Twenty Myths Challenged
Our PreambleIn his recent paper "Twenty Hydrogen Myths", Dr. Amory Lovins, CEO of the Rocky Mountain Institute addresses some of the important issues regarding the proposed future "hydrogen economy"1. He describes some of the discussion that has occurred as "conflicting, confusing and often ill-informed" and claims that some issues have been raised solely as reasons for not developing a "Hydrogen Economy".
He is right on both counts but his paper adds to the problem by:
- (a) Failing to address adequately several of the key issues that render hydrogen non-viable as a fuel on both economic and technical grounds6.
- (b) Addressing a lot of his favorite issues, many of which have little to do with the viability of hydrogen and
- (c) Providing misleading and "conflicting, confusing and often ill-informed" information on some of the issues that he does address.
- (b) Addressing a lot of his favorite issues, many of which have little to do with the viability of hydrogen and
To add to the confusion, several of the "myths" that he identifies really are myths – but most are not.
This response attempts to correct some of the impressions that have resulted from Dr. Lovins' "Myths" paper. We will depend to some extent on the useful bibliography2 provided by Dr. Lovins and his colleagues while adding some references and notes of our own.
We should note here that Dr. Lovins has a financial and emotional interest in seeing hydrogen succeed as a fuel. His Hypercar concept3 requires hydrogen fuel to meet all of its objectives. Much of the consulting activity of the Rocky Mountain Institute centers on hydrogen.
We should disclose our prejudices, too. The writer has worked with hydrogen intermittently for many years, first in the former coal-gas industry and then in the oil and chemical industries and was involved in the investigation and analysis of several hydrogen-related process developments, fires and explosions. Before that, he learned first-hand about the risks and the difficulties involved in dealing with hydrogen and hydrogen-methane mixtures as fuels by working in the U.K. gas industry just before it transitioned to natural gas. Based on this experience, we consider hydrogen to be a safe and technically viable commodity for industrial use but believe that numerous economic, technical and safety considerations make it non-viable as a replacement motor fuel for public use.
Our papers on hydrogen, including this one, have all been developed at our own expense. TMG now works for its clients on alternate-fuel topics such as coal-based synthetic fuels (including hydrogen), soy-based biodiesel and biomass-to-ethanol technology and assists its clients in making conventional energy vs. alternate energy decisions.
The Responses to the "Myths"
Lovins' "Introductory Facts"
First, let's take a look at the "Introductory Facts" set out by Prof. Lovins. Unfortunately, his "facts" get mixed in with a lot of opinions and generalities that are presented as fact. Some examples:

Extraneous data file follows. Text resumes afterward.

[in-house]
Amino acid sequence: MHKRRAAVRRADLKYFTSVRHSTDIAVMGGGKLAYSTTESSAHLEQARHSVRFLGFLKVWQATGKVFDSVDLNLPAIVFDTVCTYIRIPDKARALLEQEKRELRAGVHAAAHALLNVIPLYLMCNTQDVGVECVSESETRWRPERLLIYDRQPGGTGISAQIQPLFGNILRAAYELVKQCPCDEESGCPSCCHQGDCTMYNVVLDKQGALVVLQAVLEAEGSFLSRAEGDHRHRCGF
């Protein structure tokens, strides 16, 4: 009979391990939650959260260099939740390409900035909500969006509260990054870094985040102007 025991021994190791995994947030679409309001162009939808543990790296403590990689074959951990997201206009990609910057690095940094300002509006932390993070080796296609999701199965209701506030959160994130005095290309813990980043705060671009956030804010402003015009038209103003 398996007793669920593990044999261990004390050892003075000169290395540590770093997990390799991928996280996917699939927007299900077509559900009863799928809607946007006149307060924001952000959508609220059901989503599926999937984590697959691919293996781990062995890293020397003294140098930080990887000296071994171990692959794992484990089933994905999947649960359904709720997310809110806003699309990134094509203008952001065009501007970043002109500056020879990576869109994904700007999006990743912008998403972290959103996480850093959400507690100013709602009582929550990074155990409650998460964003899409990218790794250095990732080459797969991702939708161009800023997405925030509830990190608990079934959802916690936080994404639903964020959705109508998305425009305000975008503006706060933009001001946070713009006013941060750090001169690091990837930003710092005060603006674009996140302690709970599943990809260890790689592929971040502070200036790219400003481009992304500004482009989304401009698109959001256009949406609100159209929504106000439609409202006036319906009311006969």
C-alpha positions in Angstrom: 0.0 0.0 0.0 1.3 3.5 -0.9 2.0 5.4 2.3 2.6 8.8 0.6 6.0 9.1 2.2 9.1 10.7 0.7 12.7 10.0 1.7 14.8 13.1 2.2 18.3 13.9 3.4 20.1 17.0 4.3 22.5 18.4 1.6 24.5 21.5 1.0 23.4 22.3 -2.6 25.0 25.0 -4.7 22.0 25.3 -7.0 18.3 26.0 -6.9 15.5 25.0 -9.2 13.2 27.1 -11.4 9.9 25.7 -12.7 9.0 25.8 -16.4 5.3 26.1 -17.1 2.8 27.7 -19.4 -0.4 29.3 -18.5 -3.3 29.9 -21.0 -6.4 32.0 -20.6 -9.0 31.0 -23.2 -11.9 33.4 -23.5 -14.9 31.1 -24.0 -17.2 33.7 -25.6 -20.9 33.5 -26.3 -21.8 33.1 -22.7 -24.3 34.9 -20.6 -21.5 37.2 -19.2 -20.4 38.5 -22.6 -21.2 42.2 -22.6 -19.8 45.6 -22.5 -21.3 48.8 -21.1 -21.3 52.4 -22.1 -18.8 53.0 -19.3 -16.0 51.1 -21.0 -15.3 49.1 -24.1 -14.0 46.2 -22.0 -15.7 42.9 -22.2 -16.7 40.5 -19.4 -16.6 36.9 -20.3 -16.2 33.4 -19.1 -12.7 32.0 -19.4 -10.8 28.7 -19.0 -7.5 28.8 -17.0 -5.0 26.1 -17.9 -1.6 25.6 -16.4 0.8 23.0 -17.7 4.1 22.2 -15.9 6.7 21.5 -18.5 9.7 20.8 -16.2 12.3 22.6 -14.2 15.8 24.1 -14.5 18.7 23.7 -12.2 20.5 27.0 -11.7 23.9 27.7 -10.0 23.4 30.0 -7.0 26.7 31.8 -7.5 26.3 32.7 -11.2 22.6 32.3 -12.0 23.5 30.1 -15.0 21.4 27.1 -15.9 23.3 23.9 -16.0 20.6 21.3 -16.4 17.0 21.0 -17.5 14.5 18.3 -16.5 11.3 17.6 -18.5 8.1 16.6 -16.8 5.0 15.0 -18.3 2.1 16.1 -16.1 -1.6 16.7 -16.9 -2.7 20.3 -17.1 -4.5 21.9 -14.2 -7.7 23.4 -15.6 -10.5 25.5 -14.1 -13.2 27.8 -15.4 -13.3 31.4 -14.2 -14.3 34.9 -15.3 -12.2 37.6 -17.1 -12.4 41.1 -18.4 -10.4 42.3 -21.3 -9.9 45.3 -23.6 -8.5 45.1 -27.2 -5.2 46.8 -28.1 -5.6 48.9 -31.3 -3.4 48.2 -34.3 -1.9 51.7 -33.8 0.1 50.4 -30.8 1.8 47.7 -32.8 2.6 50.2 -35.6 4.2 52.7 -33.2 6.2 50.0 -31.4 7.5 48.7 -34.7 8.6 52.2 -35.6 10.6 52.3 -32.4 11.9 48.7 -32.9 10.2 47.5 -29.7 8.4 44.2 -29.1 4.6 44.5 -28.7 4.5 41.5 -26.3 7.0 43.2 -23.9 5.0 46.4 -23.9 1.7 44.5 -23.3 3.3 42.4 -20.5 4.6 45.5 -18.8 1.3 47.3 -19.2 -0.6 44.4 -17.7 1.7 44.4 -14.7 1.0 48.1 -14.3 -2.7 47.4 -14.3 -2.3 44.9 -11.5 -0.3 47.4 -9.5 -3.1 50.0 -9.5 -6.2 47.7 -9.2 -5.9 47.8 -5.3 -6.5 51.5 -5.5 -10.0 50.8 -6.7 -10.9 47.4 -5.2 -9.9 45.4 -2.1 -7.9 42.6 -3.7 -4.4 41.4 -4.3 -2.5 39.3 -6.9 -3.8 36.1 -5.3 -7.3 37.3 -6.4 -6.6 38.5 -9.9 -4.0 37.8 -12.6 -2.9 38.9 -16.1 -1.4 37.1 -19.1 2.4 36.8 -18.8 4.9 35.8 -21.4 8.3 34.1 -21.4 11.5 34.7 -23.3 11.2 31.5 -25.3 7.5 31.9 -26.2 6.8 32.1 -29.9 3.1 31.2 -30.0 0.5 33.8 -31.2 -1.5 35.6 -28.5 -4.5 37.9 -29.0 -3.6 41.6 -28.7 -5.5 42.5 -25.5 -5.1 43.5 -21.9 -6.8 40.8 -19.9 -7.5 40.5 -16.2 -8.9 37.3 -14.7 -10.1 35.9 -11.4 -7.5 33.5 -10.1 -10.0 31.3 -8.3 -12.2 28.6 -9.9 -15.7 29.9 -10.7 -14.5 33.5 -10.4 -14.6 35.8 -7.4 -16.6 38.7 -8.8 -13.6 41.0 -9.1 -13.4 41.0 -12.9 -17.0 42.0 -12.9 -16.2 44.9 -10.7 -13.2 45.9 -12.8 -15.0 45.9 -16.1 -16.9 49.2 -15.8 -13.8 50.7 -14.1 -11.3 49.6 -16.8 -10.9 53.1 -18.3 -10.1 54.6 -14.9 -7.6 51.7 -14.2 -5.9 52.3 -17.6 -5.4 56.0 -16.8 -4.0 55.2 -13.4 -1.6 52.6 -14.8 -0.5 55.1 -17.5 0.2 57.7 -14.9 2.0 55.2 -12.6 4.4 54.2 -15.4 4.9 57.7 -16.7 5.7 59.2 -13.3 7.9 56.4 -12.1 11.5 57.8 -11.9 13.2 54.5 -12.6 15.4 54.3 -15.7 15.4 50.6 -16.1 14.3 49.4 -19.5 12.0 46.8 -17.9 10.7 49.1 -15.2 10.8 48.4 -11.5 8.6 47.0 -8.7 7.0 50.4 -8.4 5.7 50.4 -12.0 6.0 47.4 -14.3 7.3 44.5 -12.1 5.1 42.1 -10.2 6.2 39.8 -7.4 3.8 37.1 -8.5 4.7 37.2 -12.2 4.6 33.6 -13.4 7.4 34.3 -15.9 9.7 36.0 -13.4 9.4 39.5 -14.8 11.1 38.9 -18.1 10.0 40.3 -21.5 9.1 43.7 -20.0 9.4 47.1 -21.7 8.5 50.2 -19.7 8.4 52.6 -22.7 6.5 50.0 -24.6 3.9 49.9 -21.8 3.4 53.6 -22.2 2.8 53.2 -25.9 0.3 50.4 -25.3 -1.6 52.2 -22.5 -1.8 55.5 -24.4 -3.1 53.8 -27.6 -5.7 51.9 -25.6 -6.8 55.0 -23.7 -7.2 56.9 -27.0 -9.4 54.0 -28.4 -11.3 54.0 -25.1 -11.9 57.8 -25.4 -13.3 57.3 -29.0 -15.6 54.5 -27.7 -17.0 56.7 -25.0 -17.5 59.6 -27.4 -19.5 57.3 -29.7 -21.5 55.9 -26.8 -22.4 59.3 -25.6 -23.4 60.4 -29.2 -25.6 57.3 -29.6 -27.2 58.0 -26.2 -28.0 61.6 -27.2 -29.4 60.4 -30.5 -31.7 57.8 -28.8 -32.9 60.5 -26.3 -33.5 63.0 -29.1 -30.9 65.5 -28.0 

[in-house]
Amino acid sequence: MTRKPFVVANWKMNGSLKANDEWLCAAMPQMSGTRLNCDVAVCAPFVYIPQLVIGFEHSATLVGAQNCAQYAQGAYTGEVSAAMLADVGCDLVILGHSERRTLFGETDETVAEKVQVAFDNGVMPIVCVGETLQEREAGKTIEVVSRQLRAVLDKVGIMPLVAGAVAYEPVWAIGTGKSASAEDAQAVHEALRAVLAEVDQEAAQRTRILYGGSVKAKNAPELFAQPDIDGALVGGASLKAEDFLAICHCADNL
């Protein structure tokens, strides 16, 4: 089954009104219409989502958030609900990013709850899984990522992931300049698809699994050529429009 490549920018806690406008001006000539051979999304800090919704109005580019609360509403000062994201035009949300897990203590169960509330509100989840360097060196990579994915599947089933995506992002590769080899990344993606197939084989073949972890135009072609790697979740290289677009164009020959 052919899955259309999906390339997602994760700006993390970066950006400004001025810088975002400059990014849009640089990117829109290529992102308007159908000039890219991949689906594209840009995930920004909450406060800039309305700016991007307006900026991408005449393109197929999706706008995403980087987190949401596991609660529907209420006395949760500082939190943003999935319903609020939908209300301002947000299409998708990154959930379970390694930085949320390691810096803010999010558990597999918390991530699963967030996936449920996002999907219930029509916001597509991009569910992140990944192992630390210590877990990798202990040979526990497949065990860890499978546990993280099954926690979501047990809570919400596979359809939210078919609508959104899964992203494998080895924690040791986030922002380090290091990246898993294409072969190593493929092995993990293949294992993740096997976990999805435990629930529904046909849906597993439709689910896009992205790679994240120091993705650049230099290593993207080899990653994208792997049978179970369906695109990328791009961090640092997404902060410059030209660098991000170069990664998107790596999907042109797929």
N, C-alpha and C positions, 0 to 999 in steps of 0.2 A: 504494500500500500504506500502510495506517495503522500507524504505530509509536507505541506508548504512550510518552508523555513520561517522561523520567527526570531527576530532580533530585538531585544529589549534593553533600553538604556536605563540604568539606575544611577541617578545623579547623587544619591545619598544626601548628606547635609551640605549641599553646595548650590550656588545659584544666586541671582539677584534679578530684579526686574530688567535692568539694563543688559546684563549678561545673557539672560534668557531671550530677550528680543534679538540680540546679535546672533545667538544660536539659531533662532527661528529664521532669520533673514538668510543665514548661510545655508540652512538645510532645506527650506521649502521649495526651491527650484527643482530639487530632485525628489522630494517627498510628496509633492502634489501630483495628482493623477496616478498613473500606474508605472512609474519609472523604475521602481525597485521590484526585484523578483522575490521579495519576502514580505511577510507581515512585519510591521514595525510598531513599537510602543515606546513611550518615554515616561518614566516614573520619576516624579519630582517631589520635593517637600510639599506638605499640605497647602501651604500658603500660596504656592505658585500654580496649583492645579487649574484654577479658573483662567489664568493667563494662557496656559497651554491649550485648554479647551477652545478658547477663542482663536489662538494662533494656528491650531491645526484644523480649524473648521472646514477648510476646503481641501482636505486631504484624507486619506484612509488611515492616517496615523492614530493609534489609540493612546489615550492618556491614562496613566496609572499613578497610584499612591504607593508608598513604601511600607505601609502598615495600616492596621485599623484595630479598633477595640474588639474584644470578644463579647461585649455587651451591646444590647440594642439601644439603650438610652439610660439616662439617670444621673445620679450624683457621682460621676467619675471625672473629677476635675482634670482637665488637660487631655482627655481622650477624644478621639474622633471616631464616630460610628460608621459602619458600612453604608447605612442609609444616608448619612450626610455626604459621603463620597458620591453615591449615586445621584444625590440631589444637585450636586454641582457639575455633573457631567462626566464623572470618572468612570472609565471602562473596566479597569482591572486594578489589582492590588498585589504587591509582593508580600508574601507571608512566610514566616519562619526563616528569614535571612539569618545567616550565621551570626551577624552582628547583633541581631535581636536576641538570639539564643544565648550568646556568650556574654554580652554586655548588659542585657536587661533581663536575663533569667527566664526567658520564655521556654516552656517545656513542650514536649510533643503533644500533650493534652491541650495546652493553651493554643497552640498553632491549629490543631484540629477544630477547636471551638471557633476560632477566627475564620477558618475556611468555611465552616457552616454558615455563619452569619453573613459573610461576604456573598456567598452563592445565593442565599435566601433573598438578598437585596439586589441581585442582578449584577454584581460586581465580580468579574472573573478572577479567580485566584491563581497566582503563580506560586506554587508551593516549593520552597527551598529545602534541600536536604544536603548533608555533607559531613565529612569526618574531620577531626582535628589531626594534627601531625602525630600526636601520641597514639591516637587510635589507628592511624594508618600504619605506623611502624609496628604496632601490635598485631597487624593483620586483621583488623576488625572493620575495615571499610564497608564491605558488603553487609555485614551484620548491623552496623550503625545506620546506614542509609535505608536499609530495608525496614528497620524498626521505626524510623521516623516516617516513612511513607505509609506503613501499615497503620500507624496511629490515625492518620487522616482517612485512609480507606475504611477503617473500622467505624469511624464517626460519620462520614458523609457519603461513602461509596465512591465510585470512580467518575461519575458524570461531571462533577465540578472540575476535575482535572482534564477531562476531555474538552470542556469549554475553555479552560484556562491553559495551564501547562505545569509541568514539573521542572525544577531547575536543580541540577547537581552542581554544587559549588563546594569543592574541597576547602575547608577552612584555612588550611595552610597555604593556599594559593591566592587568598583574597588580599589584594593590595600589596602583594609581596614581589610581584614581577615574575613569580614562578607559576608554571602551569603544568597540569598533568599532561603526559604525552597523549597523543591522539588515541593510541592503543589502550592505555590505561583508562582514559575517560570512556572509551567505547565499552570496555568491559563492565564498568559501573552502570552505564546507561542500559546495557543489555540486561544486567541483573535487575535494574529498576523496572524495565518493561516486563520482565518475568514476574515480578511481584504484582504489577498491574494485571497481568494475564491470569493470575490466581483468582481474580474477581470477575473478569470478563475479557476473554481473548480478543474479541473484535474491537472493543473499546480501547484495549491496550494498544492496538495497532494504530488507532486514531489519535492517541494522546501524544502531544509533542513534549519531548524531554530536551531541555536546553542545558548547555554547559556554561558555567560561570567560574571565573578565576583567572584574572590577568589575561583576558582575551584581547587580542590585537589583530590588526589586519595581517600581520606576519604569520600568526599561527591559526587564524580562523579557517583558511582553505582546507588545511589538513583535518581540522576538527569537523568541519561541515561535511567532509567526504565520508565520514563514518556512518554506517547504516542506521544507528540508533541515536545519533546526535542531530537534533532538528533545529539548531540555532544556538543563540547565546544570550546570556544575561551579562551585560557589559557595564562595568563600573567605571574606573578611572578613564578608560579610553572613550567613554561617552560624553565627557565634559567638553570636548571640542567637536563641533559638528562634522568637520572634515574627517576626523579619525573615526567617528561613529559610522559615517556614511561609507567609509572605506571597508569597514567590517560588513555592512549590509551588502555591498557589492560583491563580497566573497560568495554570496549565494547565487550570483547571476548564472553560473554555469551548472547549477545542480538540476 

"....unlike electricity, hydrogen.....can be stored in large amounts". On the contrary, electricity can be stored in large amounts, for example in batteries (the largest being the battery that provides backup power for the entire city of Fairbanks, Alaska – 2,000 m2, 1,300 mt, capacity 40 Megawatts for 7 minutes) or in pumped water storage reservoirs. The largest available storage devices for hydrogen are old-fashioned ambient-pressure gasholders (which leak), pressurized tanks (too small) or metal hydride systems (inefficient; not enough capacity). In principle, underground natural gas storage wells can be used but those that are suitable are all in use, can also leak and must be carefully selected for geological suitability.
"Like electricity, hydrogen is an extremely high-quality form of energy.....". We don't know what this means. By our definition, hydrogen comes nowhere near to equaling the qualities of electricity, or even methanol, that we all find so convenient.
"However, hydrogen yields a smaller share of fossil-fuel energy because its chemical bonds are weaker than carbon's". We don't know what this means, either. Hydrocarbon reforming involves a complex combination of water-splitting and (hydro) carbon oxidation with the release of all of the hydrogen in the hydrocarbon and in the water.
"Hydrogen is thus most advantageous when lightness is worth more than compactness, as is often true for mobility fuels". This may be true in extreme cases like a hypothetical hydrogen-fueled motorized glider, but not for automobiles for which the value of weight reduction is well defined at about $10/lb. of weight saved and has generally been achieved through size reduction and intelligent design using conventional materials, rather than by use of high-cost exotics. In any case, the weight and volume of the containment vessel (e.g., filament-wound aluminum) needed for the much larger volume of hydrogen (even at high pressure) that is needed to provide an adequate range more than offsets the small difference (~80lb) between a typical tank full of gasoline and the energetically equivalent amount of hydrogen. Fuel container size is a critical issue – in the current smaller vehicles used to achieve weight reduction there is already barely enough room for an adequate gasoline tank.